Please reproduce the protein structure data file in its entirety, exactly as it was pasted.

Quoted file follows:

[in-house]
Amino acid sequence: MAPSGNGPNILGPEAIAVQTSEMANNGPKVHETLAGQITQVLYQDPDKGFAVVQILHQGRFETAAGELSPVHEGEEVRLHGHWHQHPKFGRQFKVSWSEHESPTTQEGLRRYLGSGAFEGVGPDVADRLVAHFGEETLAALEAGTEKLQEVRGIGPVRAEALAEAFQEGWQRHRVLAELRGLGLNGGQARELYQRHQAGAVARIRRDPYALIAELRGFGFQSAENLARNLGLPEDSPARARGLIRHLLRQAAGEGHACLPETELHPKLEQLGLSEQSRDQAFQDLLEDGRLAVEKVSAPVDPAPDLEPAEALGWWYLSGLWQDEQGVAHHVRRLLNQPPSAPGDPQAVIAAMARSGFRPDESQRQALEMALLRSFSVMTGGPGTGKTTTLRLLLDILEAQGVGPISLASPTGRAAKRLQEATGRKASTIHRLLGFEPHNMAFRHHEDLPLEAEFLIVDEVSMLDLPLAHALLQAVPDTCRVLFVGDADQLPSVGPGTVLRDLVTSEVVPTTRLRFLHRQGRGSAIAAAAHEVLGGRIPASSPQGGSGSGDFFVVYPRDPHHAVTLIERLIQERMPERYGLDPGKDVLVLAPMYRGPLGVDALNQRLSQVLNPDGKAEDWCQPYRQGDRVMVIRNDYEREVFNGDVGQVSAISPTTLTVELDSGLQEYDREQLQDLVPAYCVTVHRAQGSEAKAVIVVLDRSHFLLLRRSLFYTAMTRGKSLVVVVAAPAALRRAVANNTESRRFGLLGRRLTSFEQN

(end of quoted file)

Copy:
[in-house]
Amino acid sequence: MAPSGNGPNILGPEAIAVQTSEMANNGPKVHETLAGQITQVLYQDPDKGFAVVQILHQGRFETAAGELSPVHEGEEVRLHGHWHQHPKFGRQFKVSWSEHESPTTQEGLRRYLGSGAFEGVGPDVADRLVAHFGEETLAALEAGTEKLQEVRGIGPVRAEALAEAFQEGWQRHRVLAELRGLGLNGGQARELYQRHQAGAVARIRRDPYALIAELRGFGFQSAENLARNLGLPEDSPARARGLIRHLLRQAAGEGHACLPETELHPKLEQLGLSEQSRDQAFQDLLEDGRLAVEKVSAPVDPAPDLEPAEALGWWYLSGLWQDEQGVAHHVRRLLNQPPSAPGDPQAVIAAMARSGFRPDESQRQALEMALLRSFSVMTGGPGTGKTTTLRLLLDILEAQGVGPISLASPTGRAAKRLQEATGRKASTIHRLLGFEPHNMAFRHHEDLPLEAEFLIVDEVSMLDLPLAHALLQAVPDTCRVLFVGDADQLPSVGPGTVLRDLVTSEVVPTTRLRFLHRQGRGSAIAAAAHEVLGGRIPASSPQGGSGSGDFFVVYPRDPHHAVTLIERLIQERMPERYGLDPGKDVLVLAPMYRGPLGVDALNQRLSQVLNPDGKAEDWCQPYRQGDRVMVIRNDYEREVFNGDVGQVSAISPTTLTVELDSGLQEYDREQLQDLVPAYCVTVHRAQGSEAKAVIVVLDRSHFLLLRRSLFYTAMTRGKSLVVVVAAPAALRRAVANNTESRRFGLLGRRLTSFEQN